Saturday, October 15, 2011

A Dravidian language in Pakistan too - Brahui

The Brahui language is mainly spoken in Balochistan, Pakistan, although also in Afghanistan and Iran by the Brahui. It reportedly [1] has about two million speakers in Pakistan (1998), and a tenth that number elsewhere. In Pakistan it is mainly spoken in the Kalat region of Balochistan. It is isolated from the nearest Dravidian-speaking neighbour population in india by a distance of more than 1,500 kilometres

Brahui language actually belongs to the northern subfamily of Dravidian tribal languages just like Kurukh (Oraon) and Malto languages. This tribal language is heavily influenced by Iranian languages spoken in the area.

In Brahui language, pronouns of the 1st person have a peculiar and intricate history, which, despite several attempts to clarify their etymology, have remained obscure for many decades. The isolation of Brahui language from the other languages of the family of Dravidian languages, which are mostly spoken in central, eastern and southern regions of India, has actually resulted in tremendous borrowing of words from the non-Dravidian languages such as Sindhi, Persian and Balochi. Moreover, Brahui is not a written language; it is being displaced by its neighbouring languages. Most of the speakers of Brahui language are bilingual.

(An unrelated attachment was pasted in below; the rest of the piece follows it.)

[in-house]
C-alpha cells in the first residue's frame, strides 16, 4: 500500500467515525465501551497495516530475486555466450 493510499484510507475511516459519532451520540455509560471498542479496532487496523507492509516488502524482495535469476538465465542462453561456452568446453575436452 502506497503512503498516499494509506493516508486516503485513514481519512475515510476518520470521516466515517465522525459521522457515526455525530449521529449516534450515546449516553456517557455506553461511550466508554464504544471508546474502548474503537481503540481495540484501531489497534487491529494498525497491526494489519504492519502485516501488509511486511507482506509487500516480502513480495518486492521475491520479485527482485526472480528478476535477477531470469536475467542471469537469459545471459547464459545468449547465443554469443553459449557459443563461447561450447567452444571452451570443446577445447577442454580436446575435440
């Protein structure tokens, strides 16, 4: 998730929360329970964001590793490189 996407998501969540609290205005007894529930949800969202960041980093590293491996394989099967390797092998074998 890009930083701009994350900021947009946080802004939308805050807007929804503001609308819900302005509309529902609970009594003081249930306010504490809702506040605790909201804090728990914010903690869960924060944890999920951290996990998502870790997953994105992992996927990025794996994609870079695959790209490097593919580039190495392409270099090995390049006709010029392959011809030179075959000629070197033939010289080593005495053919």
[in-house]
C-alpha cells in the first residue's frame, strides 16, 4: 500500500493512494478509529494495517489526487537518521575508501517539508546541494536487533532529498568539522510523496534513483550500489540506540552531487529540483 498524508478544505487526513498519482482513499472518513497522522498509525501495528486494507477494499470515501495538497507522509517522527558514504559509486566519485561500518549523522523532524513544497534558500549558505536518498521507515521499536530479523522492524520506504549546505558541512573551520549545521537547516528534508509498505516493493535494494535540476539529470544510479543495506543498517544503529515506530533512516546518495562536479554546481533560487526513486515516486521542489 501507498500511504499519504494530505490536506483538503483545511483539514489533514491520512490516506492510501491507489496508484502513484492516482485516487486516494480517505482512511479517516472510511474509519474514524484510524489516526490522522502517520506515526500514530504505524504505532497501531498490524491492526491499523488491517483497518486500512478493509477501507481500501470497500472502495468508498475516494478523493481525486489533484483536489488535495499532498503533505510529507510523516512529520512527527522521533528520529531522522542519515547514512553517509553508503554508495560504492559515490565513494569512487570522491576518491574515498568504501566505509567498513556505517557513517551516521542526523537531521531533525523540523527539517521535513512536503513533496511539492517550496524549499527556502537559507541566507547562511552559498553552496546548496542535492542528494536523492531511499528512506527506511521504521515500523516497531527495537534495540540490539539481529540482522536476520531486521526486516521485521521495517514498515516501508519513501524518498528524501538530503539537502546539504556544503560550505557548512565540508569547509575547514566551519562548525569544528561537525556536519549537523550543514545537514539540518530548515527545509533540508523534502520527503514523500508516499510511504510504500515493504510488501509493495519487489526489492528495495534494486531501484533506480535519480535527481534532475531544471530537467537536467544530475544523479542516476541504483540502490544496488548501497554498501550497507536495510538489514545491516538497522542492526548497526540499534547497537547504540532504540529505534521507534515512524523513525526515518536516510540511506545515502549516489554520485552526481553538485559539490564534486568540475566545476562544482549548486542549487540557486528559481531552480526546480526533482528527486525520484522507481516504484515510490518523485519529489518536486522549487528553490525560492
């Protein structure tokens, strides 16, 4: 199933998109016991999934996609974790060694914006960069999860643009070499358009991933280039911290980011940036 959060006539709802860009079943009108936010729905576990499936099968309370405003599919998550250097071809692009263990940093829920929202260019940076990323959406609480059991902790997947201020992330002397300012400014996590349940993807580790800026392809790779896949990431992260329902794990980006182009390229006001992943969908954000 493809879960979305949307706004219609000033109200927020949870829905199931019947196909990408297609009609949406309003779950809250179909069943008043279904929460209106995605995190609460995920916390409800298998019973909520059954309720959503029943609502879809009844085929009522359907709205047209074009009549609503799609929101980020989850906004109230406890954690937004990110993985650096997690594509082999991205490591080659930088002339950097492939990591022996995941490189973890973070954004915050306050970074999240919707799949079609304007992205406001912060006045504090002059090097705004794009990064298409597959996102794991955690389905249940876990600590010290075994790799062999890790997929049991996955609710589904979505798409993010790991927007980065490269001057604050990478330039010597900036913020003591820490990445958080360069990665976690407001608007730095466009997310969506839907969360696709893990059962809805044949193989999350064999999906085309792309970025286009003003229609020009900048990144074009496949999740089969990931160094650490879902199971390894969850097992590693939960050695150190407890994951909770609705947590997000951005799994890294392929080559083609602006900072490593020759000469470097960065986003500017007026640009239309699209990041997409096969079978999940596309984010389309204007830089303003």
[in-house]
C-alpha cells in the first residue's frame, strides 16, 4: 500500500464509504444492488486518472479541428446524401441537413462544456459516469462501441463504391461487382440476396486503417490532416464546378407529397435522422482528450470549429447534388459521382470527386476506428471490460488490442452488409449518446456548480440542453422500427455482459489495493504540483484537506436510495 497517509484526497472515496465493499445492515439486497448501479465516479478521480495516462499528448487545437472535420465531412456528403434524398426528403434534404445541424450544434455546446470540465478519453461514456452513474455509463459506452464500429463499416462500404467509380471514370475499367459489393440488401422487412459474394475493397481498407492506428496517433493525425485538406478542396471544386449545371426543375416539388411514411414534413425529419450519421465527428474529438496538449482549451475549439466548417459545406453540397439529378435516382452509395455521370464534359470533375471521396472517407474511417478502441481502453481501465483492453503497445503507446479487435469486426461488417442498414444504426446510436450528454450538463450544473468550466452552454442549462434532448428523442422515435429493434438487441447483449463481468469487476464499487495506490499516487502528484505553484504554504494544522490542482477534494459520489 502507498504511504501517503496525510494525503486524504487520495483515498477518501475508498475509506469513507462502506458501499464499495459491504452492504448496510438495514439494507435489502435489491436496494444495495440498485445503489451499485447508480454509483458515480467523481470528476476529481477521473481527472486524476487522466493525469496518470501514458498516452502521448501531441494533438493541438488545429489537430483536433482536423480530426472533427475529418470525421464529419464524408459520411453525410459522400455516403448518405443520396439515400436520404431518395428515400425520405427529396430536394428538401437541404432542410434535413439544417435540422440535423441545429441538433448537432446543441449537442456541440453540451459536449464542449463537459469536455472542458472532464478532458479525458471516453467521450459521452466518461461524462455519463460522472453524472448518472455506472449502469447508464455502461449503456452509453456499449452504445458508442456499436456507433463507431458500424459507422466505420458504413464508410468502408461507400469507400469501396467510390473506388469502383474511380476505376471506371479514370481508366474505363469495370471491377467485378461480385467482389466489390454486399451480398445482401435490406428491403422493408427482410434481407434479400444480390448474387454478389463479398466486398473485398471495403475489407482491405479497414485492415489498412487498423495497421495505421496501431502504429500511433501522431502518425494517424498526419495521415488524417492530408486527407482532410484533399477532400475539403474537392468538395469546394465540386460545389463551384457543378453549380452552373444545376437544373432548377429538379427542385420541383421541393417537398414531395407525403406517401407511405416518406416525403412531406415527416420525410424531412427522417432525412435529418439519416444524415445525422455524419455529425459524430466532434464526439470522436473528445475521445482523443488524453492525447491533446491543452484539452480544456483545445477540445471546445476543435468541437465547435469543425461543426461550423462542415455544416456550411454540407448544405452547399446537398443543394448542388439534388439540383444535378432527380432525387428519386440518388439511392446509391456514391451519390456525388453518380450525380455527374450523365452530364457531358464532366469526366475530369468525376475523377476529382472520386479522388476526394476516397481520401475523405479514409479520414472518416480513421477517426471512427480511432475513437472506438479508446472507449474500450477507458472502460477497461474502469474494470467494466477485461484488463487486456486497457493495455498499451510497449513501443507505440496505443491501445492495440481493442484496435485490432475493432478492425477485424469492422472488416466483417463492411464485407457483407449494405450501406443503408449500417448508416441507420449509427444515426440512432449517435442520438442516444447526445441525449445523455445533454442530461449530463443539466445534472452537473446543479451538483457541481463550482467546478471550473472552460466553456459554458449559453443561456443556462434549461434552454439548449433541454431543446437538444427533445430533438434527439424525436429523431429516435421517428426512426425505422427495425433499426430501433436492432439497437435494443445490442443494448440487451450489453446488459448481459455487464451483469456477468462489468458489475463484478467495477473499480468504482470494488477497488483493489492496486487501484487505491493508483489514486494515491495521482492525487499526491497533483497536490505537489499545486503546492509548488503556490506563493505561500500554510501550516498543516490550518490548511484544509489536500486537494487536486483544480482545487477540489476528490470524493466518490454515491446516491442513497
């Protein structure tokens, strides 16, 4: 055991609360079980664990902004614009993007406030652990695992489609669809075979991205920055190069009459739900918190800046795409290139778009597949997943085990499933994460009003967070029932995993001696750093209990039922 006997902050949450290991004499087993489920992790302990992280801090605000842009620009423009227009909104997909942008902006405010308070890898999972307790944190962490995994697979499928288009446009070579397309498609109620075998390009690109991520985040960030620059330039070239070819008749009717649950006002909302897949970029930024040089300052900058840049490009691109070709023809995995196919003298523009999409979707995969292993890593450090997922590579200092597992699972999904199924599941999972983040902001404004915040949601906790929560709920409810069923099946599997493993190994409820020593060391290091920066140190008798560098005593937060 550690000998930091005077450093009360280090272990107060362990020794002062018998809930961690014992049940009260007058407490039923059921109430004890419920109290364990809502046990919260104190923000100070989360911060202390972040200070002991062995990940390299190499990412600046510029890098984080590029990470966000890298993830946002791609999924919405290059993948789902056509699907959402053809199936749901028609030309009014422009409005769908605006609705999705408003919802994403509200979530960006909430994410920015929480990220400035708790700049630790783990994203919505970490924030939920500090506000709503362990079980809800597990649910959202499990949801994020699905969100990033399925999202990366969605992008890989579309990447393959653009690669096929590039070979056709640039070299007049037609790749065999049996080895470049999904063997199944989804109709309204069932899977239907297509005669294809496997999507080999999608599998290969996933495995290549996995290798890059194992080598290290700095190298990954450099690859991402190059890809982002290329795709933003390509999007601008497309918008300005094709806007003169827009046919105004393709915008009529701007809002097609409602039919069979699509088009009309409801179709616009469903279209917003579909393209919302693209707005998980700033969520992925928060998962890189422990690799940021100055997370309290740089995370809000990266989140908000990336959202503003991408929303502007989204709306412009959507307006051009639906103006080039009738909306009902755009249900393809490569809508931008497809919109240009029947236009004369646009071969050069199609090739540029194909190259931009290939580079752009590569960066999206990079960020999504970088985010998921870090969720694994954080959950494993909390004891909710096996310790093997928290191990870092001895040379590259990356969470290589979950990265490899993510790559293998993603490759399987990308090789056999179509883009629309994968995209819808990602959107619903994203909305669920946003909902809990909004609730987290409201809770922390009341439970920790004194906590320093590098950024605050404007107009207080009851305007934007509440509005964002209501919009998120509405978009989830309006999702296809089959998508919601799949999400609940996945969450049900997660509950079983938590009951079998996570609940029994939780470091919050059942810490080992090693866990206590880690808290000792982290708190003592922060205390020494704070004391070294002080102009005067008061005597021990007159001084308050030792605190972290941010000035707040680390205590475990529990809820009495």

It is remarkable, like for instance, that the Brahui formants of the singular kind the plural in the 1st person of the verb are distributed in the reverse order as compared with what is found in other languages of the Dravidian language family. Several attempts of explaining the development of Brahui language have ended in failure. One of the descendants of Brahui language is a peculiar indefinite-personal pronoun that possesses only oblique case forms and which is never used without any objective possessive particles. As distinct from a similar process in verb forms of the first person, the original plural pronoun did not take the place of the singular one but, in all appearance, was assimilated by the latter.

Brahui is generally considered to be a remnant of a formerly more widespread Dravidian language family that was reduced during the Indo-Aryan migration. It is also sometimes speculated that Brahui might be a direct legacy of the Indus Valley Civilisation.